Tag Info

Hot answers tagged

5

One misconception you have: "just lean muscles": All muscles are lean. There is no difference between the lean-ness of one person's muscles and another person's muscles. The difference is in the amount of bodyfat they're carrying. If you want a body that is muscular, but not bulky: Strength-train or body build until you're at the level of muscle that ...


4

The hardest part will be the transition when you are at the top of your pull up. To start, do this motion in reverse. Start by jumping up and getting yourself in the position that you would be in at the top of the muscle up, with your arms locked looking down on the bar. Then, slowly lower yourself down into the position you would be in at the top of the ...


3

This question might be more suited for the parenting stack exchange, however there are a few things you can try. First of all, holding and moving a baby (or any deadweight) relies less on raw strength and more on static holds of a load and leg and core strength. Also, this will be one of the more ridiculous things I've written, ever... Note : Always use ...


3

I would advise to not use your child for weight resistance training. Who will spot you? How about just play with your kid.


3

It seems to me, that you're limiting your progress by going to failure. To improve with bodyweight exercises quickly, that's not the best way. The method I'd propose would be one called 'Greasing the groove'. You'd spread a number of sub-maximal sets (say 10 reps) through your day, increasing your overall volume and training frequency. If you do this for a ...


3

If you want to have the body of a runner, you need to run. Likewise, if you want the body of a powerlifter, lift; rower, row; rock climber, climb; etc... The good news is that marathon runners only run marathons during a race, but will often do upwards of 100km a week when training. Start slow and look at programs like Couch25K that will get you running. ...


2

I would, too, advise to explore some gentle form of movement as Dave suggested earlier in his comment. If you are looking for motivation and a starting point, this might be a good one: http://grimmly2007.blogspot.hu/2009/06/developing-practice-part-23-then-and.html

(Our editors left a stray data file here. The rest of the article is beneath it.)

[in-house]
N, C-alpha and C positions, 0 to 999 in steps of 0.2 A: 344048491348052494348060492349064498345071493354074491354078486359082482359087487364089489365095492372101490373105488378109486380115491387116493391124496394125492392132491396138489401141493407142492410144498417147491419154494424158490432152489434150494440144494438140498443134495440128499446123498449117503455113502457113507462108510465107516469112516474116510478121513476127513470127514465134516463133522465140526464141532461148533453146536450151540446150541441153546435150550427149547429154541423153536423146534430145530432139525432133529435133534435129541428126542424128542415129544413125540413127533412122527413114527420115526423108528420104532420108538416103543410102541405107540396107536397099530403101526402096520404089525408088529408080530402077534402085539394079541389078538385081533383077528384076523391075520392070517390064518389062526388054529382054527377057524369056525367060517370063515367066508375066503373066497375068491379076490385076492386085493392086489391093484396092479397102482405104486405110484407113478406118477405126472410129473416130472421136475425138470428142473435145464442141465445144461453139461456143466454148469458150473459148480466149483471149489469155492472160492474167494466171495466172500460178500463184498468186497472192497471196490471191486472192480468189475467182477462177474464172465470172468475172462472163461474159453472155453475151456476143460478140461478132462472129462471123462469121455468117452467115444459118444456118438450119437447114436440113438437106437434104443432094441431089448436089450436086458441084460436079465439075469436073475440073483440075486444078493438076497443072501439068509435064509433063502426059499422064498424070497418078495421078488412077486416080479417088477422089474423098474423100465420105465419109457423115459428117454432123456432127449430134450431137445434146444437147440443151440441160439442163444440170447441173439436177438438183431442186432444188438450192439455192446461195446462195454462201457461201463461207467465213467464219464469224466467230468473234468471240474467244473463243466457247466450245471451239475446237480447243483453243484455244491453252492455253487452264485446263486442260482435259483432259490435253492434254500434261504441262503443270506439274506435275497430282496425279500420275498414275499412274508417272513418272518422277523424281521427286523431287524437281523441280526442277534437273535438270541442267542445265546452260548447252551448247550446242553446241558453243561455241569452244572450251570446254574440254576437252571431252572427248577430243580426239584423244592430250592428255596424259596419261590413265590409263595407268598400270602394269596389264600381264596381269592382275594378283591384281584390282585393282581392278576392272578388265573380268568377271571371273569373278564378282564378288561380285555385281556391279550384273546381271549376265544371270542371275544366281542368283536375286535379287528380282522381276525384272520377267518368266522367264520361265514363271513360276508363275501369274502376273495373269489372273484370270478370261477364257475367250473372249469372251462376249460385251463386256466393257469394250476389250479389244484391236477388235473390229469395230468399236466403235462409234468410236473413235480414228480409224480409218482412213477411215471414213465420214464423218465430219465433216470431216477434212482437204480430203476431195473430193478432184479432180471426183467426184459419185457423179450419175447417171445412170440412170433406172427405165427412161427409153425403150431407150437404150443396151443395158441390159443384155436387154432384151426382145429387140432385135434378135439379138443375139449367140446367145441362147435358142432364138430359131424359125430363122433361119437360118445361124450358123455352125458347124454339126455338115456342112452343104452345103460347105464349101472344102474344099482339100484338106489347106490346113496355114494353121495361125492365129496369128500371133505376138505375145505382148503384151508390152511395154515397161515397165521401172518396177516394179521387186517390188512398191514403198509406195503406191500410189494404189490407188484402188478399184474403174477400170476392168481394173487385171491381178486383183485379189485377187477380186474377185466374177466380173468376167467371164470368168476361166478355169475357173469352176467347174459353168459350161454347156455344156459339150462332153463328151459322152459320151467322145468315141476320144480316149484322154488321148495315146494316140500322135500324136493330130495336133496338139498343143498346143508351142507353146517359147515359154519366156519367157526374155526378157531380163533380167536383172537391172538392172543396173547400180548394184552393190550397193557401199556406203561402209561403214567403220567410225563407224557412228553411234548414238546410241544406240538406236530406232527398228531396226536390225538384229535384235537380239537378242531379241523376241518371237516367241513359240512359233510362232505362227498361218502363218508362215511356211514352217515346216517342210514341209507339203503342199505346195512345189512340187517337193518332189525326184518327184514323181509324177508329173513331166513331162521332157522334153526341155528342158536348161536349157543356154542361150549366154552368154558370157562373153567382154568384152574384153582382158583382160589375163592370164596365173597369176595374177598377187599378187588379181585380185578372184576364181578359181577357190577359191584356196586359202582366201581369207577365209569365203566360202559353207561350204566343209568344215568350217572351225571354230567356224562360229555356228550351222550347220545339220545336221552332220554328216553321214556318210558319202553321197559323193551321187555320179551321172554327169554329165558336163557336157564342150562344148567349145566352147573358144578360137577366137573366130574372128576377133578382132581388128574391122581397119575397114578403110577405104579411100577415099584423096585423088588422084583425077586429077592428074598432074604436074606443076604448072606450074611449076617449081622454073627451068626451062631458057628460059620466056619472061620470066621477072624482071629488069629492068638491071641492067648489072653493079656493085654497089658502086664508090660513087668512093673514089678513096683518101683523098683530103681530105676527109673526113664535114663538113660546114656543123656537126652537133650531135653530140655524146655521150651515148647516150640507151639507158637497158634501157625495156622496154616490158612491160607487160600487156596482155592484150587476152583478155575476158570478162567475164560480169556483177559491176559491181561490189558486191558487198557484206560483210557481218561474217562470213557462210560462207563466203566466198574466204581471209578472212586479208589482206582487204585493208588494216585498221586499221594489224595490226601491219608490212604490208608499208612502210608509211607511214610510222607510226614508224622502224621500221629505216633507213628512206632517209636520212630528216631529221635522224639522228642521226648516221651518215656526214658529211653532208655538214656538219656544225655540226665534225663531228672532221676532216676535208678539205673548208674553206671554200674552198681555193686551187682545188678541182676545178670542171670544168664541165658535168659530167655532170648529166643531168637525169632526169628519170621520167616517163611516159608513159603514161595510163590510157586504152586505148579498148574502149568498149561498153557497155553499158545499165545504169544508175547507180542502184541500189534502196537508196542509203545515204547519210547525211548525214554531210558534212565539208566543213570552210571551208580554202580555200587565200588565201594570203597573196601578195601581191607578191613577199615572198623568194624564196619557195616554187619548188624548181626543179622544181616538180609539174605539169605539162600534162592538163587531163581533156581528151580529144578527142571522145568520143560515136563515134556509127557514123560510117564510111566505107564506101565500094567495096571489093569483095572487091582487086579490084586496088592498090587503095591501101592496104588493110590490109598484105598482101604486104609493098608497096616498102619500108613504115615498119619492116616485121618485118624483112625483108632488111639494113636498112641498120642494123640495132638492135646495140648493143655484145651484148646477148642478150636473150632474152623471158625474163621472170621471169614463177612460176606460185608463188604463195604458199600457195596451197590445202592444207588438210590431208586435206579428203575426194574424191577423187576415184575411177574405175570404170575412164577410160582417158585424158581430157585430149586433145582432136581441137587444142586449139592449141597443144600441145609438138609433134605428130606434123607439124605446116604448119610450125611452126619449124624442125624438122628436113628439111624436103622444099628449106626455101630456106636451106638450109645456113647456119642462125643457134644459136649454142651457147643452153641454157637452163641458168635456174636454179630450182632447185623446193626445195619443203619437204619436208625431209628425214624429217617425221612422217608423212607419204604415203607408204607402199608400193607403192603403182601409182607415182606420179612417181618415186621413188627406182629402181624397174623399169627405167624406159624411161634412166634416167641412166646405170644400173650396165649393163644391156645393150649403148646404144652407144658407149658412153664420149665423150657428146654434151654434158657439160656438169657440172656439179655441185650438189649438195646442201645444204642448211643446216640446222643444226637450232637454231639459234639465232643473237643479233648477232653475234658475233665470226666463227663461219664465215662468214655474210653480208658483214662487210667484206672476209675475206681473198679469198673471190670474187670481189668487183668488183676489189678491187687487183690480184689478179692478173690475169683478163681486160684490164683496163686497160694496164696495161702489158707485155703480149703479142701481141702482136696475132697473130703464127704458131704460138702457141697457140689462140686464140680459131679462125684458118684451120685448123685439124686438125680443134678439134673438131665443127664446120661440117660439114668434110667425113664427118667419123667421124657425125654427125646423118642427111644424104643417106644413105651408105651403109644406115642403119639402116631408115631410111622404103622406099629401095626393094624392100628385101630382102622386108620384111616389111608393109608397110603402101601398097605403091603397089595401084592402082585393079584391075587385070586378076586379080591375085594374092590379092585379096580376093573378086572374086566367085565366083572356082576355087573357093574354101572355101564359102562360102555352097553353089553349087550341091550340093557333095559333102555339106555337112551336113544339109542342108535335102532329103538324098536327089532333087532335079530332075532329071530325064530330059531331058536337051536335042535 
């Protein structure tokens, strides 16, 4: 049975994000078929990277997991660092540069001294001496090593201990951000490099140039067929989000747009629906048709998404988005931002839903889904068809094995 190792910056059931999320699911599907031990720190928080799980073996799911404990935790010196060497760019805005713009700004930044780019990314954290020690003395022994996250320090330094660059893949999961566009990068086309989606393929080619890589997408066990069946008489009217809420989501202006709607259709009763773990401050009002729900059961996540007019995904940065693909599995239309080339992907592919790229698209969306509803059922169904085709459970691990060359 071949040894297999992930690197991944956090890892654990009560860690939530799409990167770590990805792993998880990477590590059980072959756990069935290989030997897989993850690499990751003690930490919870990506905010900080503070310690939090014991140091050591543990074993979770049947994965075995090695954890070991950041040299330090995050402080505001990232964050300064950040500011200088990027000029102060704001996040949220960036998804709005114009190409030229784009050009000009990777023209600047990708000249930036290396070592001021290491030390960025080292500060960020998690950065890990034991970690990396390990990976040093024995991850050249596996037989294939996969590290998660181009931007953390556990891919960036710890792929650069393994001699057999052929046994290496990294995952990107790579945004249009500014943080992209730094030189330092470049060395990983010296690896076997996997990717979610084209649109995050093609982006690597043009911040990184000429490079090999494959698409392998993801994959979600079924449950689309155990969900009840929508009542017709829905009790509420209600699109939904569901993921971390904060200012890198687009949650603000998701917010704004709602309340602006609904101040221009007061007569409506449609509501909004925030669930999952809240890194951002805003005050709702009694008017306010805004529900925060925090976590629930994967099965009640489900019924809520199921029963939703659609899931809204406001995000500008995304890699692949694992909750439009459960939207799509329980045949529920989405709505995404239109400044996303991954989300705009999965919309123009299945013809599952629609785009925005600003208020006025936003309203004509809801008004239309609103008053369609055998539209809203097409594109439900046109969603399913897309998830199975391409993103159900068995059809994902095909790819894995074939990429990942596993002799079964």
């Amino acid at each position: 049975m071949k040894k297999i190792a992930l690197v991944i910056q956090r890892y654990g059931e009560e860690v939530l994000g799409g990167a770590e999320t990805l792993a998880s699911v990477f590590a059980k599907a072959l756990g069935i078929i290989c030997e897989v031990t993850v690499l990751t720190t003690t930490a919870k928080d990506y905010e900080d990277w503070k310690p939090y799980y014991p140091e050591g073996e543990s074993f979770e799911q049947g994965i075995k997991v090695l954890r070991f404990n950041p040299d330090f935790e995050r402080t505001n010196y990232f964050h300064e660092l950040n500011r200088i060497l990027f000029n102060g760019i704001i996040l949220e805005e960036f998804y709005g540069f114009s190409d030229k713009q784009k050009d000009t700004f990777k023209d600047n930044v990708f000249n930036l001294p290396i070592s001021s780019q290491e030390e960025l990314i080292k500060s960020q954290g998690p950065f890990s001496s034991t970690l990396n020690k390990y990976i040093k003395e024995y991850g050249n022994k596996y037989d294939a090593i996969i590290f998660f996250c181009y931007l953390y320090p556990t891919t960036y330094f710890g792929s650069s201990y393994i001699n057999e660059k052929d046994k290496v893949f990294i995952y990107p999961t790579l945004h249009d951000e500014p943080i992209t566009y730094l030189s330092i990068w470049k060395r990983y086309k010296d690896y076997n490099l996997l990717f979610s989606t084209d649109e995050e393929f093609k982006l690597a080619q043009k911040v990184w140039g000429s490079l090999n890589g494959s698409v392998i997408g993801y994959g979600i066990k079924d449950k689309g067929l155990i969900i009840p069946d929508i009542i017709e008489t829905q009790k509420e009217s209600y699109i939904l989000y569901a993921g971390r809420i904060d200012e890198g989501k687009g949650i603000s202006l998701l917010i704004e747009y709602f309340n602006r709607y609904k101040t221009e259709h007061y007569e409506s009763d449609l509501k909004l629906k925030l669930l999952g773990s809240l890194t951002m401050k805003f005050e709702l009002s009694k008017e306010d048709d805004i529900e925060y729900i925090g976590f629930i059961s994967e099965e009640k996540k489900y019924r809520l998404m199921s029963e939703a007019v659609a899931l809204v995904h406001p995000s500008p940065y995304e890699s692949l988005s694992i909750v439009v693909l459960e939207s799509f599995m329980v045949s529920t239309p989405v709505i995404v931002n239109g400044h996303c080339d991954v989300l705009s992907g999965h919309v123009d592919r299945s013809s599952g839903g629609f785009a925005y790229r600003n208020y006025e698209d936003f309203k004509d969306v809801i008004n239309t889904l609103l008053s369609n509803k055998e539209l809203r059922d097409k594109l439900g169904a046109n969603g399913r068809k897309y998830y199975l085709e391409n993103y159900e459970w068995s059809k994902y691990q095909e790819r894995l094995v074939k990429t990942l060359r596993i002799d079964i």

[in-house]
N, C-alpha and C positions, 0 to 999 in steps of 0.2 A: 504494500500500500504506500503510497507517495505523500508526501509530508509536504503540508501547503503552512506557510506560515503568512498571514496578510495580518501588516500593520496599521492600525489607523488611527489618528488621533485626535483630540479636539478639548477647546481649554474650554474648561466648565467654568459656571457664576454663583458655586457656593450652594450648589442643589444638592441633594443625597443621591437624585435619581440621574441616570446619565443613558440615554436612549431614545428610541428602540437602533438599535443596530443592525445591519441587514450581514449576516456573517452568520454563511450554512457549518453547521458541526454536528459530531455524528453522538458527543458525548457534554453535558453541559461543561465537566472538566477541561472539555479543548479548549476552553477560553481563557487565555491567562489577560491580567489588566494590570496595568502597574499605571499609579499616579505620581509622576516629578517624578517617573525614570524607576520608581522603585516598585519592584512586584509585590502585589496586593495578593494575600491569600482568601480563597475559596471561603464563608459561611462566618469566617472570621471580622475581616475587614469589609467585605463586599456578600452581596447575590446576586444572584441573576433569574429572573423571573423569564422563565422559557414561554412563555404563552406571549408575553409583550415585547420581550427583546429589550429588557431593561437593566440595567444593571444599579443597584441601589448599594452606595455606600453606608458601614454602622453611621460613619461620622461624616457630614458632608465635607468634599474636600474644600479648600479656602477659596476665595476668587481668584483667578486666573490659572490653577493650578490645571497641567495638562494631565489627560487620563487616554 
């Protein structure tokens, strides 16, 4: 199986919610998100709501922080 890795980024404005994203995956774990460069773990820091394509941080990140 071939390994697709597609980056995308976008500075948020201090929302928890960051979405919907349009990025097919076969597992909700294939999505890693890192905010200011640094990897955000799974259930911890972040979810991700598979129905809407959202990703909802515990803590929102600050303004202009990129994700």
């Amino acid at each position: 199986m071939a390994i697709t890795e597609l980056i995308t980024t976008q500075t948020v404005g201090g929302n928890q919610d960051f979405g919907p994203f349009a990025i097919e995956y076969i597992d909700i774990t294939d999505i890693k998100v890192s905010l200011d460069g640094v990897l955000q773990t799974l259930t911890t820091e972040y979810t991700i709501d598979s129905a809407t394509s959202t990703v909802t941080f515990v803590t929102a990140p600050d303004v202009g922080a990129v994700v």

2

Shadow boxing, or punching a bag would work. You've just got to be willing to punch at a pretty high frequency for long periods of time. If your goal is just fat burning and you have an injury though, it might just be a good opportunity to eat a lot less and let your body burn the fat.


2

The late Dr. Leonard Schwartz's Heavyhands program dealt specifically with how the upper body and most specifically the arms were able to boost aerobic performance by taking some of the strain off the legs, ankles, and feet. As a matter of fact he developed because he was a runner and incurred a leg injury. It was huge in the 80's and still has plenty of ...


2

Depending on the level of your injury, swimming and aqua-fitness is often advisable. Of course, you need to ask your doctor if it is advisable in your specific situation.


2

If I understand correctly you are currently doing 15+4+2 = 21 press-ups every other day, which equates to less than 80/week and probably around 10 minutes of exercise. This is probably simply not enough to progress past the very begginer gain and you'll have to just do more. Like all other contributors suggested, maybe not going to failure will allow you to ...


2

Are you doing pressups every day? If so, it may be that the muscles are fatigued. Muscles actually become stronger during the recovery process. So if you haven't had a day off for awhile, try that. Otherwise, I'd agree with @LarrisaGodzilla


1

I'd try more sets, or more rest between sets, or not going to failure in each set, or some combination of those strategies. For rep schemes, you could try shooting for a certain number of sets of a certain number of reps. For instance, 5 sets of 10, which would be double your current volume. Once you accomplish that, try shortening the rest periods, adding ...


1

If you are skinny. It's possible to have defined abs, as usually it's the layer of fat that causes the problem. You need to make sure all ab muscles are worked. The plank works the transverse abdominus. Leg raises and crunches the rectus abdominus. You could do with adding something for obliques, depending on your level I would go for a russian twist, ...


1

You should always train them together. Naturally most people have a muscle imbalance, right arm stronger than left arm is a common one but as long as you train them together they'll eventually even out even if physical appearance may be slightly different. Just because you don't feel as though you've pushed to the limit doesn’t mean you haven’t made an ...


1

Complexes Make a pair or set of upper-body exercises you can do, and do those with no rest between them and little or no rest between rounds. Use bodyweight exercises as well as resistance tools like dumbbells, barbells, and kettlebells. For example: Alternate sets of dips and push-ups, with 0 to 90 seconds rest between rounds (pick a given rest period ...


1

I don't see any specialized requirements for a cyclist other than "avoid squats because my legs are fried", so a generic upper-body strength workout sounds fine. One slapdash version might look like this: Three sets of pull-ups for maximum reps with good form Overhead dumbbell press, warming up to three heavy sets of 8 If you have heavy enough dumbbells ...



Only top voted, non community-wiki answers of a minimum length are eligible